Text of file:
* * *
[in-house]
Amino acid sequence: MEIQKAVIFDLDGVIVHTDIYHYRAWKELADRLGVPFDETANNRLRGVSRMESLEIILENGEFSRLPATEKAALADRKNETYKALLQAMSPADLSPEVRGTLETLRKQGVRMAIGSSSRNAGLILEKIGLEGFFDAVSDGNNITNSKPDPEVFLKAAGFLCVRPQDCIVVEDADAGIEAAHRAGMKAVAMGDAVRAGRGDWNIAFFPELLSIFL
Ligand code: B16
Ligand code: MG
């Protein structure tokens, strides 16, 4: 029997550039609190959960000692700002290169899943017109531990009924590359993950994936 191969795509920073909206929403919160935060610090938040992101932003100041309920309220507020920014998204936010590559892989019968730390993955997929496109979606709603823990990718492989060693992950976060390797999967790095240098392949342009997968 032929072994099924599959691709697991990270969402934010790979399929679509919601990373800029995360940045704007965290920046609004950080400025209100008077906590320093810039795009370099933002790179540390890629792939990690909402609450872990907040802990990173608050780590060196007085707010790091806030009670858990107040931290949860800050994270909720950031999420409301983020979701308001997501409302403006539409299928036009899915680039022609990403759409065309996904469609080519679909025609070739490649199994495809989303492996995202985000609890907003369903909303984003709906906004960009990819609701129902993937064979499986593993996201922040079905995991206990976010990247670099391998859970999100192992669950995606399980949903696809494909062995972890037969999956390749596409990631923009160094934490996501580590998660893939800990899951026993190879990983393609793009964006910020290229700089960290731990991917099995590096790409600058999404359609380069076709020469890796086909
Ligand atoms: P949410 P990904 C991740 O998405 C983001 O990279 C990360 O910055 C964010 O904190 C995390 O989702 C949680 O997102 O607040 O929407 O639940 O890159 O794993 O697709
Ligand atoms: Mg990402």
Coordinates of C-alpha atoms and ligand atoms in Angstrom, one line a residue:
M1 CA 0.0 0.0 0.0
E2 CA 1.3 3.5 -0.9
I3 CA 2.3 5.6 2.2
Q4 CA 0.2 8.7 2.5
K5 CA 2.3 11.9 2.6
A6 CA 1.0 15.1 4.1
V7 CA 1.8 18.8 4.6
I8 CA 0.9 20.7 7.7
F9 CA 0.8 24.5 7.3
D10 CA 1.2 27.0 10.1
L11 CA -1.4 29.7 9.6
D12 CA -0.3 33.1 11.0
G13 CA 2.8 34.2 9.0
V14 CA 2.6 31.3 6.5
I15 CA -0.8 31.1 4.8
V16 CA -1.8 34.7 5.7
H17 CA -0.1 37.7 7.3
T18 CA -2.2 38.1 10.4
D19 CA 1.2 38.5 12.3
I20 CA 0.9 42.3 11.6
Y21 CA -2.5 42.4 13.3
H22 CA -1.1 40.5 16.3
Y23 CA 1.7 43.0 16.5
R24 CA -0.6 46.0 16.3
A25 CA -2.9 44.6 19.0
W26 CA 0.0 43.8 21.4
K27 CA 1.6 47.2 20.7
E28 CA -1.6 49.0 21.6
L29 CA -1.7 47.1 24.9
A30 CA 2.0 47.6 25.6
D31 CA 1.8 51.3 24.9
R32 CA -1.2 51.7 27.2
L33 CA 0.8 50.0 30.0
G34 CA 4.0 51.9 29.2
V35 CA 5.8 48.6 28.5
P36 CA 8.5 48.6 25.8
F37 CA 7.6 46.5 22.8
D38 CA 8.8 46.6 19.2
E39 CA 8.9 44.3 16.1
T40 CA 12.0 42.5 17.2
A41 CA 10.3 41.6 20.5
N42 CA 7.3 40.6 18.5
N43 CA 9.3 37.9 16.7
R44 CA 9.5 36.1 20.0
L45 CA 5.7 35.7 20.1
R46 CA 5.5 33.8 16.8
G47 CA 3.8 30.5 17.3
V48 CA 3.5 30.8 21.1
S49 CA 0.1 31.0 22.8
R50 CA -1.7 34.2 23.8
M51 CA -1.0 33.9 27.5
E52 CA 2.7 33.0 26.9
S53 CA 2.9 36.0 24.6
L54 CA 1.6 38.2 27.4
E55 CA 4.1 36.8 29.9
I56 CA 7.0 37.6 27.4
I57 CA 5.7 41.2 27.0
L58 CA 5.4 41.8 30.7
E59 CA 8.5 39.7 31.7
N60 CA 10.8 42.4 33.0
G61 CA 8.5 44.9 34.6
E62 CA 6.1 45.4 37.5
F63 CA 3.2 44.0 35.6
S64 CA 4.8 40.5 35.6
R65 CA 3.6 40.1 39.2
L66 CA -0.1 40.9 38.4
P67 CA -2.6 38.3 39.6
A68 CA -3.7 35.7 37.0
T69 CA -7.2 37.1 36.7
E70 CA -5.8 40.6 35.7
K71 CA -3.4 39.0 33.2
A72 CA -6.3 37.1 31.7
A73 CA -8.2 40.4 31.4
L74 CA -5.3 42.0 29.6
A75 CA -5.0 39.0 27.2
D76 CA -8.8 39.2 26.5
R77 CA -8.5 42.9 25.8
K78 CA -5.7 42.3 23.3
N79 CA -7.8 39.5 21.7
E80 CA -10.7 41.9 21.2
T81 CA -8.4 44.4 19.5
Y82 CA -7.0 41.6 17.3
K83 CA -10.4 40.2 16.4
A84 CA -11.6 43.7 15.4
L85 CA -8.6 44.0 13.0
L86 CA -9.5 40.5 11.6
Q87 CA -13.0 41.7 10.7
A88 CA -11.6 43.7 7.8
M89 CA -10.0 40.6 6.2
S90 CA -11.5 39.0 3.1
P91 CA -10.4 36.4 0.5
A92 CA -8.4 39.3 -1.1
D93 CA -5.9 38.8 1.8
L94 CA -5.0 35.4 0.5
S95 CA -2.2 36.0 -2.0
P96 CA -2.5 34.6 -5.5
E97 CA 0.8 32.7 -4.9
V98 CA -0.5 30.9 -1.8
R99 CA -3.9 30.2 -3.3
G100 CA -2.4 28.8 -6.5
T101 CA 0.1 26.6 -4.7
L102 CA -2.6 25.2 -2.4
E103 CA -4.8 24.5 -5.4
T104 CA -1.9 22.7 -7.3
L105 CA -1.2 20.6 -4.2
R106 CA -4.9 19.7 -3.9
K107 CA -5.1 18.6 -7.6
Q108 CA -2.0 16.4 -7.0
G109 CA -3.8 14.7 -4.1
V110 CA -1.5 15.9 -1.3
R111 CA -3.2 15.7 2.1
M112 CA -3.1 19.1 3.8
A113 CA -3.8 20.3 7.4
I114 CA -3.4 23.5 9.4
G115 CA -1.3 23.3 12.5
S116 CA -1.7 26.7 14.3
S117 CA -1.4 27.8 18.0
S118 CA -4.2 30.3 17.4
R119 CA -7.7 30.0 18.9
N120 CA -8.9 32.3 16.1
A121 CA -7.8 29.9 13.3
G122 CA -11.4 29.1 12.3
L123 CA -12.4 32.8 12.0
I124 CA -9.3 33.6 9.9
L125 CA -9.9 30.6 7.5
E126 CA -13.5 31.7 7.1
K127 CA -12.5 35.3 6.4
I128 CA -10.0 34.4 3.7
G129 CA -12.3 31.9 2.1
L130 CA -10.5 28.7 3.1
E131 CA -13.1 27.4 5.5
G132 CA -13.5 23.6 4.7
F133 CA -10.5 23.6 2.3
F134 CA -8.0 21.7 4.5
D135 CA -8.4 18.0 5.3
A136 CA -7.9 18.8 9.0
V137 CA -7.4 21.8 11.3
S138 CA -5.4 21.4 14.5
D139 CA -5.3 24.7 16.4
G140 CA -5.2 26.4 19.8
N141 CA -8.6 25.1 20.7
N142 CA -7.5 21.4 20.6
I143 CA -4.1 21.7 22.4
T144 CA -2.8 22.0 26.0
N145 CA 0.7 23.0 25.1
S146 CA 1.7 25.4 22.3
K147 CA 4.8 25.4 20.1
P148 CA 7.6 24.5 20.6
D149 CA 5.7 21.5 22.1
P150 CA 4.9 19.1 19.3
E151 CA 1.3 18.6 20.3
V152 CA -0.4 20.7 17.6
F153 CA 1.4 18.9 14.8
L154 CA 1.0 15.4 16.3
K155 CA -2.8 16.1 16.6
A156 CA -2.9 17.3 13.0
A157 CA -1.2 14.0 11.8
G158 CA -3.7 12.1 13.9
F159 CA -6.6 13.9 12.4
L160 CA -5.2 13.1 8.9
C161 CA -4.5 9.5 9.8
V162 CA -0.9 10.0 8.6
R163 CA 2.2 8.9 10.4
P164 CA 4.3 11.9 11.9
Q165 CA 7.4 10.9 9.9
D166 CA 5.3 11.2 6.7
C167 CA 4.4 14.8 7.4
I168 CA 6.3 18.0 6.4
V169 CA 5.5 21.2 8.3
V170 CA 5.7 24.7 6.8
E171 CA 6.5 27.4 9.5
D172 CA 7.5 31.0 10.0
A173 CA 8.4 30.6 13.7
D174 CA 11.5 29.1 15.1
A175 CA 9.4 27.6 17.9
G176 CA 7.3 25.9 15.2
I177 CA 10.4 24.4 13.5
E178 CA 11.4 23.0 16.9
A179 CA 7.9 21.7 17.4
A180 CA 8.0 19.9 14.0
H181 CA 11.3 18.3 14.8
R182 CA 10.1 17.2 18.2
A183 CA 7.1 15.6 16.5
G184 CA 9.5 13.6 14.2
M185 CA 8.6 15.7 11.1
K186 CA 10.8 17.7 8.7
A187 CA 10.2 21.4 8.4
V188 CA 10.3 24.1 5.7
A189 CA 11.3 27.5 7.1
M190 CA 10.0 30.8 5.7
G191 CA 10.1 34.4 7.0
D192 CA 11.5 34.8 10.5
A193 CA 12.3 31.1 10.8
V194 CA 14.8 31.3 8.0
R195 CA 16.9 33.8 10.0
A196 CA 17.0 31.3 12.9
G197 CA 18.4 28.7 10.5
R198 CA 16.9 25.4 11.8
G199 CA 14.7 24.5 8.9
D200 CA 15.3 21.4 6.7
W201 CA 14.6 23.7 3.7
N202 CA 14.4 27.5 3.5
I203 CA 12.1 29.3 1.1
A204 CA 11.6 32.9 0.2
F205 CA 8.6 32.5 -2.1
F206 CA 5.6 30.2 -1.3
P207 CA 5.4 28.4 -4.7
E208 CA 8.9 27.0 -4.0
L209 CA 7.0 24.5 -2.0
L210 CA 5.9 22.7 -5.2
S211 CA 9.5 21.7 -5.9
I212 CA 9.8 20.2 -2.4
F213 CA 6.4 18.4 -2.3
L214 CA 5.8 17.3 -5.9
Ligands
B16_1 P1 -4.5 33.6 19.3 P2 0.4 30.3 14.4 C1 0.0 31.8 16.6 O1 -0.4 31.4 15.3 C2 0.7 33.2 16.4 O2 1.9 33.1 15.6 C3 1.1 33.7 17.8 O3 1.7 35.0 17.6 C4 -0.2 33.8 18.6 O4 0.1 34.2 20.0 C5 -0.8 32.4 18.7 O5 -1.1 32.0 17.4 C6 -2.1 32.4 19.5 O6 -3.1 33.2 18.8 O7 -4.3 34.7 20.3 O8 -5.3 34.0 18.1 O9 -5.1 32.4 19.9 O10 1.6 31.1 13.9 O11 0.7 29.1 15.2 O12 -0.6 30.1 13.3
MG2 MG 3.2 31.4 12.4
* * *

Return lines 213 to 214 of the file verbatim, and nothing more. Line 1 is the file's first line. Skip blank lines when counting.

F205 CA 8.6 32.5 -2.1
F206 CA 5.6 30.2 -1.3